As fighting in Syria’s Hama governorate intensified over the last week of March, Physicians for Human Rights (PHR) reported that at least two Hama medical facilities came under attack during the last seven days of the month. The two facilities — a hospital in Latamneh and a medical point in Kafar Naboudah — together serve tens of thousands of people in a region of Syria that has come under increasing bombardment as opposition forces mount a major offensive in Hama governorate. Both attacks violate international law, in that they are either intentional attacks on medical facilities or indiscriminate attacks on civilian-populated areas.
“Hospitals have become scenes of total devastation and destruction throughout this conflict,” said PHR’s lead Syria researcher Elise Baker. “What we’re seeing in Hama governorate is an extension of a gruesome pattern of attacks against medical facilities and personnel across the country. As we’ve seen throughout the conflict, as fighting intensifies and the need for medical care grows, hospitals and other medical facilities come under increasing attack. These attacks are a merciless and illegal approach to warfare that amount to war crimes.”
On March 25, the Latamneh surgical hospital — a facility built into a cave to protect it from airstrikes — was hit by multiple barrel bombs. While the attack only caused minor structural damage to the facility, multiple sources inside the hospital testified that at least one of the bombs, which landed inside the hospital, contained a chemical agent. The hospital’s coordinator told PHR that the attack began around 3 p.m. local time and that chemical exposure led to the death of one of the hospital’s doctors, Dr. Ali Ahmed Darwish.
“Our hospital is underground, and the room that was hit is located off the main entrance. Eleven people fainted from the chemical gas. Symptoms included yellowish complexion, red and burning eyes, shortness of breath, and vomiting. A doctor and a technician fainted while performing surgery.”Anonymous hospital staff member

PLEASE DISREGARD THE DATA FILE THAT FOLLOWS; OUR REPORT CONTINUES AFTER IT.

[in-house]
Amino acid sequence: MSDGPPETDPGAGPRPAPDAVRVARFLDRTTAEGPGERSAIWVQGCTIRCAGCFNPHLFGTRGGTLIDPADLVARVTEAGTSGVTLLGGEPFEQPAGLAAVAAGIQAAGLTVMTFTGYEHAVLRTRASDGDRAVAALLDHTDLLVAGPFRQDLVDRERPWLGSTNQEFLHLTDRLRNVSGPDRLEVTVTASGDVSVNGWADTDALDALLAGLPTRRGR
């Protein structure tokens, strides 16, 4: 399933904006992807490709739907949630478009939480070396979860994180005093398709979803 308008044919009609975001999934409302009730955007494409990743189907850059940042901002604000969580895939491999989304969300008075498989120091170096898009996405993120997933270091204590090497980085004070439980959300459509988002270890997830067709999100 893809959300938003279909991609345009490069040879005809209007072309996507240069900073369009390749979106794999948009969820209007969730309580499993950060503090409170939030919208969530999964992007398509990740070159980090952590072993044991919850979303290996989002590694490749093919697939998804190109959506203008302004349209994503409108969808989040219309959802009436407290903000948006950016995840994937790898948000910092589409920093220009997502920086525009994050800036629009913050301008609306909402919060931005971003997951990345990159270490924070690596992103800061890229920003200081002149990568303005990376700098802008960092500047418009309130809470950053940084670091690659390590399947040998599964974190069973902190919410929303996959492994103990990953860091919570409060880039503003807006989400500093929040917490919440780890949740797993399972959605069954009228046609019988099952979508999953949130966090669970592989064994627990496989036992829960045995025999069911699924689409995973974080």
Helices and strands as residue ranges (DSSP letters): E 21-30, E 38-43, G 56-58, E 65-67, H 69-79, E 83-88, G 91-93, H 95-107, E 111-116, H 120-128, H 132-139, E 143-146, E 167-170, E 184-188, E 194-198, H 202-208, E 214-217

“After viewing video and images of affected individuals at Latamneh, their apparent symptoms are consistent with exposure to a chemical attack,” said Dr. Homer Venters, PHR’s director of programs. “The suffering inflicted by such attacks can be immense. Exposure to certain types of chemical gas can cause severe pulmonary damage, chemical burns in the respiratory system, burning and blistering on exposed skin, and in some cases death. The use of such weapons is inhumane, illegal, and unconscionable.”
Early in the afternoon on March 28, a medical point in nearby Kafr Naboudah — located just 10 miles from Latamneh — came under rocket fire. The shelling caused moderate damage to the facility and injured one medical worker. Staff were forced to close the facility and have since relocated to a new underground location farther from the front lines.
“One of the rockets hit the emergency room where I was present, and I was hit by shrapnel in the leg. Today we moved locations as the zone we were in came under fire and we were afraid we would be targeted again.”Kafr Naboudah facility staff member
“Even in the heat of battle, parties to a conflict are required to protect medical facilities and personnel, no matter what,” said PHR’s Baker. “There is no justification for these ongoing attacks on hospitals and doctors. Every party to the Syrian conflict — and all those who support fighters on the ground or in the skies — are responsible for stopping this egregious assault on health care. And it is up to world leaders to ensure those who carry out these attacks will be held accountable.”
As of October 2016, PHR has documented 433 attacks on 297 separate medical facilities, as well as the deaths of 786 medical personnel.